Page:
I recently began thinking about different ways to convey the nature of problems that are suited to public deliberation, and I had an insight that I could draw a picture of those two different dimensions. I scrawled this down on a scrap of paper, but more recently I’ve tried to make it clearer. Below is what I came up with. Click it to see it larger and more legibly.
Notice that I have notionally spread out different kinds of “shared problems” to show how it works. You might dispute my placement. It’s really just illustrative — my point is that there is an important difference between the issue of “crime” and “pedestrian safety” in the minds of most people. Indeed, each dimension on the graph represents the broadly held sense in the community about the problem. (So it isn’t precise and isn’t meant to be.)
Problems toward the upper right on these scales are more likely to require public deliberation — so groups seeking to support such public work will likely be best served by focusing on such problems.
What this means practically is that a group may think that the community needs to talk about, say, healthy school lunches. But it is easy to imagine that among community members there won’t be broad agreement that we MUST deal with this issue, nor broad agreement that working together is necessary to tackle it. During concern gathering where the group asks community members what concerns them about the issue, they may hear people talk about food deserts, difficulties in finding healthy food that families experience who are struggling, and worries that poor health is creating problems more broadly in the community. In listening carefully to such concerns, the organizing group may come to the conclusion that people in the community are more willing to believe that “obesity” is a problem we ought to or must deal with, and that progress will take many different people.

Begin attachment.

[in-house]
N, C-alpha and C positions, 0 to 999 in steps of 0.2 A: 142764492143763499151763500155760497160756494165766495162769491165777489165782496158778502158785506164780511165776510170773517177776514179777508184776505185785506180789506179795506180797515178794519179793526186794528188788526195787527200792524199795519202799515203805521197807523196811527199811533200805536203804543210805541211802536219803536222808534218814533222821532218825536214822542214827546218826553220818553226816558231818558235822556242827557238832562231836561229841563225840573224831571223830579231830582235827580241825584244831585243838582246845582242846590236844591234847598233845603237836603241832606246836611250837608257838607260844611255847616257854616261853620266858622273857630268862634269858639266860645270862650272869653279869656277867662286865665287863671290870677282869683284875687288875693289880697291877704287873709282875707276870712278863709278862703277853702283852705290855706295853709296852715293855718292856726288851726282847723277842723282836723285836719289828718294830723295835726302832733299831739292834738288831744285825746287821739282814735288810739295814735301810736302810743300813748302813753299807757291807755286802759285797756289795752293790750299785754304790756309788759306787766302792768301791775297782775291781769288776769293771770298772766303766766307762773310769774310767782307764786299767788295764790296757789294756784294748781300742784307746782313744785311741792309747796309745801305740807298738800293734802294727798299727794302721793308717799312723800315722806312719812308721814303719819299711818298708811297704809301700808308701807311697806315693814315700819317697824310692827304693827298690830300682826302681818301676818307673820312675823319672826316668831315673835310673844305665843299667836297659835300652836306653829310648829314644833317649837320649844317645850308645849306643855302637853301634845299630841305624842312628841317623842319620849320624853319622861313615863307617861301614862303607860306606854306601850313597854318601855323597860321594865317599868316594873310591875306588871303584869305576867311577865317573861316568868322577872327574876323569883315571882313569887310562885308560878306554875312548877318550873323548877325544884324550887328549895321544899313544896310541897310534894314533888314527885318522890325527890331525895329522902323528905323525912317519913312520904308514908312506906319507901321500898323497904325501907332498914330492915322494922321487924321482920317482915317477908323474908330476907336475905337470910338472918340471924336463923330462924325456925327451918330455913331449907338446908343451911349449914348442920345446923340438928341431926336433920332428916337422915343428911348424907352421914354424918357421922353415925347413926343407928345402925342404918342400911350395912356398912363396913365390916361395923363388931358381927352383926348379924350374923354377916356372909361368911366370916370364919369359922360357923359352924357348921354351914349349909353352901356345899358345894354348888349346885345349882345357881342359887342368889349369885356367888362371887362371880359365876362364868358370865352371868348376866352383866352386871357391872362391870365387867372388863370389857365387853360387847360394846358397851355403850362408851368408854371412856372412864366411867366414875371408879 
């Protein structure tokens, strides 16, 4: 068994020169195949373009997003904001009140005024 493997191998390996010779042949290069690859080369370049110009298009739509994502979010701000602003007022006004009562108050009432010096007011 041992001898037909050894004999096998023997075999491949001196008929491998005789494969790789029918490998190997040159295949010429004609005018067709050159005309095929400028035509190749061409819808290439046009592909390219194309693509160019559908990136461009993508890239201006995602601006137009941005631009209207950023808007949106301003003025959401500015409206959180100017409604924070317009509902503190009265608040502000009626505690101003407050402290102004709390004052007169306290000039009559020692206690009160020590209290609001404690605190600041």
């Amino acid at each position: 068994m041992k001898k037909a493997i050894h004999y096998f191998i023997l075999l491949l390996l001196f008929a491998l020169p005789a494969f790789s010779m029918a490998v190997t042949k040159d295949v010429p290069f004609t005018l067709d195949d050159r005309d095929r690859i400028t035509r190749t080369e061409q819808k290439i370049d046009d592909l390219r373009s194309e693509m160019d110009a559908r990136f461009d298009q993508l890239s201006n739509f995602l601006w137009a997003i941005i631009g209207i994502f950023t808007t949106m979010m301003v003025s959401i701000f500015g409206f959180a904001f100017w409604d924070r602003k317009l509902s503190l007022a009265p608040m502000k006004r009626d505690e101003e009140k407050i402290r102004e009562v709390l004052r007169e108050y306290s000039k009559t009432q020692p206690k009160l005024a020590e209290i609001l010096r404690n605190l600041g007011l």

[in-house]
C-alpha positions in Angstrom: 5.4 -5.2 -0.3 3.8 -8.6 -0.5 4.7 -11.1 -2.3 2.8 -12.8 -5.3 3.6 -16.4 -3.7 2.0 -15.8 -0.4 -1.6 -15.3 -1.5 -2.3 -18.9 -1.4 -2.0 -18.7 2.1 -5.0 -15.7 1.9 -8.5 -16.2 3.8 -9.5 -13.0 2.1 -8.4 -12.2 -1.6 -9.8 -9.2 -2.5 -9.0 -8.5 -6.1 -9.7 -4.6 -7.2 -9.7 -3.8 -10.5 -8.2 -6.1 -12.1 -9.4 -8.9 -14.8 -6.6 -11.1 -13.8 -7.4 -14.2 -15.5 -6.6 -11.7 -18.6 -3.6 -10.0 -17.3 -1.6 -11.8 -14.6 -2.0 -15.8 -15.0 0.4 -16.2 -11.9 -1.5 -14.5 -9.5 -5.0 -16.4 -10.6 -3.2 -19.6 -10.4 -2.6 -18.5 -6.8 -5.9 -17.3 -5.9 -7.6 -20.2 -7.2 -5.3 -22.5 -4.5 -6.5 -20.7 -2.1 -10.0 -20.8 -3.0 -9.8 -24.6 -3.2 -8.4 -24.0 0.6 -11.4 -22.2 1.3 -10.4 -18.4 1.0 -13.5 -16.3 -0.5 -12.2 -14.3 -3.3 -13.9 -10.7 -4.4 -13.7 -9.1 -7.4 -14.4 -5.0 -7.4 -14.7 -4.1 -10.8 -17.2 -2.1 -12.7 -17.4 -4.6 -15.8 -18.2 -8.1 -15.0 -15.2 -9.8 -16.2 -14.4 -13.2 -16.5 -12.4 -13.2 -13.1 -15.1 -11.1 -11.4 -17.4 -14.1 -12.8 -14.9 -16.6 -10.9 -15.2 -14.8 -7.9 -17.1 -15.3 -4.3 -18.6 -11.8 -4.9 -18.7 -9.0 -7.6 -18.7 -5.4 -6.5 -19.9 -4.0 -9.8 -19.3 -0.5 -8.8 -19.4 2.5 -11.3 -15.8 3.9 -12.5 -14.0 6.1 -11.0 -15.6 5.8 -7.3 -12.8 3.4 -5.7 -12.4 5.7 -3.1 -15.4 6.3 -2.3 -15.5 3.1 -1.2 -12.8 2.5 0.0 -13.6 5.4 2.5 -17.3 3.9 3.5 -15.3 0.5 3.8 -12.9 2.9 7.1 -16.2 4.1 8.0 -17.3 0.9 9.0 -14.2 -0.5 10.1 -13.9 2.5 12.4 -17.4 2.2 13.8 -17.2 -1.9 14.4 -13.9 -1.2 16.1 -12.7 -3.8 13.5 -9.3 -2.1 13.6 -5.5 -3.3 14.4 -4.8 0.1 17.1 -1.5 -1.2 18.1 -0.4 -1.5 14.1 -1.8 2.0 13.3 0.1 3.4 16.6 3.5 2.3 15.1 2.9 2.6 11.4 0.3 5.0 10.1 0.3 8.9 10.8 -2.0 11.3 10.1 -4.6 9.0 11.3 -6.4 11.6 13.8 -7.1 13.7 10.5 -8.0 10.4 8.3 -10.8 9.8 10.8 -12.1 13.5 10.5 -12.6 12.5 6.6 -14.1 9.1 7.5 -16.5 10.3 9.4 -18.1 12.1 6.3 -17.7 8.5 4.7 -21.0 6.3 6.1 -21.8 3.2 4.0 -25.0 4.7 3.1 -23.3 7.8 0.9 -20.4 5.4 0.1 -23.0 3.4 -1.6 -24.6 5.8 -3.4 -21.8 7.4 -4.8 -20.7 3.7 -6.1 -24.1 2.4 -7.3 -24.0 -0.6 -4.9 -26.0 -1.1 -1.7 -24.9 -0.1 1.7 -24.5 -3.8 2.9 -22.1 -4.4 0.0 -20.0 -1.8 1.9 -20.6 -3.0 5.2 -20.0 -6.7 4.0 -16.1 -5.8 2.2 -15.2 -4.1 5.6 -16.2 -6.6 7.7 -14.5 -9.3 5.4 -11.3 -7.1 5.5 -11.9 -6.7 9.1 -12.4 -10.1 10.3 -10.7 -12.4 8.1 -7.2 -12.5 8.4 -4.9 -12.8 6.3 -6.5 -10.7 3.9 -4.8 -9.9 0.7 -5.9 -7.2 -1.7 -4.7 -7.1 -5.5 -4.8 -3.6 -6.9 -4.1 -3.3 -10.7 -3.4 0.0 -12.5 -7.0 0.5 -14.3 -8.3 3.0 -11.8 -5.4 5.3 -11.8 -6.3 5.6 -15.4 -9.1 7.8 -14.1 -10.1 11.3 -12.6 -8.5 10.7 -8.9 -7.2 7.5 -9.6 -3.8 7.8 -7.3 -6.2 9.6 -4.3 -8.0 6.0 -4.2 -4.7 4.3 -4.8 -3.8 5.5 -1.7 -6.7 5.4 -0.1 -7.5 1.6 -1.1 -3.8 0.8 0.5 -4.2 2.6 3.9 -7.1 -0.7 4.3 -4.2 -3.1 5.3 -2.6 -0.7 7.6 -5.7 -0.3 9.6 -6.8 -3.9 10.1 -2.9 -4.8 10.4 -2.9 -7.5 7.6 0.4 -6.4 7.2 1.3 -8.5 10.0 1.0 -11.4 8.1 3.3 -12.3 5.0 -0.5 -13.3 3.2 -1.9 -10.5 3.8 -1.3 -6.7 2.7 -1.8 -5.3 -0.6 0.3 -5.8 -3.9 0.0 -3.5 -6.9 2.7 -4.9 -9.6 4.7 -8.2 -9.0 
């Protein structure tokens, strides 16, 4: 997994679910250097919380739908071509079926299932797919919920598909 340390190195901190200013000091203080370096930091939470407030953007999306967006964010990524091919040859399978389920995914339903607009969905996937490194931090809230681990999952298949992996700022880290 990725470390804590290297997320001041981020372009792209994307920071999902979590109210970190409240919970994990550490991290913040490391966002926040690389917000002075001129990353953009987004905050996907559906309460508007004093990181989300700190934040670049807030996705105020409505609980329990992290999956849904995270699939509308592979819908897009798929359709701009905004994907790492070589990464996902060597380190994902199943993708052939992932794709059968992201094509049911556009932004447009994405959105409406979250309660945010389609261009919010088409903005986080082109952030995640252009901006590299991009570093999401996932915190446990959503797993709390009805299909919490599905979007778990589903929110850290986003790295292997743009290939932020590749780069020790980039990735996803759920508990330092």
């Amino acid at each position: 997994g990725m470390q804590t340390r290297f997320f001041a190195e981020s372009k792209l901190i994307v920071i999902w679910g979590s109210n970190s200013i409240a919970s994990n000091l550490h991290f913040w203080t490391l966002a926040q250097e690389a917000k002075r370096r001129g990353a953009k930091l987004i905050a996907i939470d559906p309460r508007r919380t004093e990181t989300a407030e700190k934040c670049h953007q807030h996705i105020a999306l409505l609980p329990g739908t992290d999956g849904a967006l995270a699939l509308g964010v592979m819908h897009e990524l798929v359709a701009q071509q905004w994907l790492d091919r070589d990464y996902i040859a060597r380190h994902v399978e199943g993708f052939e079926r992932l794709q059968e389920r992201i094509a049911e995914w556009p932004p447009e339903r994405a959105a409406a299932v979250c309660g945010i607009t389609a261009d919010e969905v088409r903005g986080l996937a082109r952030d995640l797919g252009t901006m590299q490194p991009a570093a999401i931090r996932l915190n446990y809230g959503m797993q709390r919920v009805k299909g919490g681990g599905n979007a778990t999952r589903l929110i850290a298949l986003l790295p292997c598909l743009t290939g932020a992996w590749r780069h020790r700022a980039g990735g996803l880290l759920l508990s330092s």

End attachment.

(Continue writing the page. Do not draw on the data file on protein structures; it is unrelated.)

In a learning exchange where I recently discussed this way of looking at problems, a number of people suggested different dimensions, or making it three-dimensional. Those are valid ideas and I think the concept is worth playing with.
One terrific benefit of working in the philanthropic sector is the opportunity to attend the Council on Foundations’ annual meeting. This major event invariably brings together significant thinkers who share their learning and insights with foundations, which are a key part of the social sector and arguably one of the most important leverage points. This year we will be in San Francisco.
I had the good fortune this year to be invited to play a role in the planning of this conference, serving as a member of the “Civil Society Working Group.” I have no idea how I ended up with this group of people, which includes some real leaders in the field, mentors, and people I have admired for years.
We were tasked with developing a series of breakout sessions that focused on how civil society can more productively work and be supported by philanthropy.
I’m particularly excited to be moderating one of the sessions:
Philanthropy’s Role in Free Speech, Press, and Religion
The recent Charlie Hebdo terror attack in Paris reminded us across the globe of the democratic values we enjoy and must protect in a civil society. In addition, these events remind us of the ongoing need for civil discourse that allows disparate ideologies to have voice. What is philanthropy’s role to ensure open speech, inclusion of ideological and religious differences, privacy, and the right to assemble?
Discussants on this topic will be:
- Malkia Cyril, executive director of the Center for Media Justice
- Eboo Patel, founder and president, Interfaith Youth Core
- Abdi Soltani, executive director of ACLU NorCal
If you are coming to the meeting, join me at 11:15 am on Sunday, April 26 for this session! We will be in the Yerba Buena Ballroom, Salon 1/2, Lower B2 Level.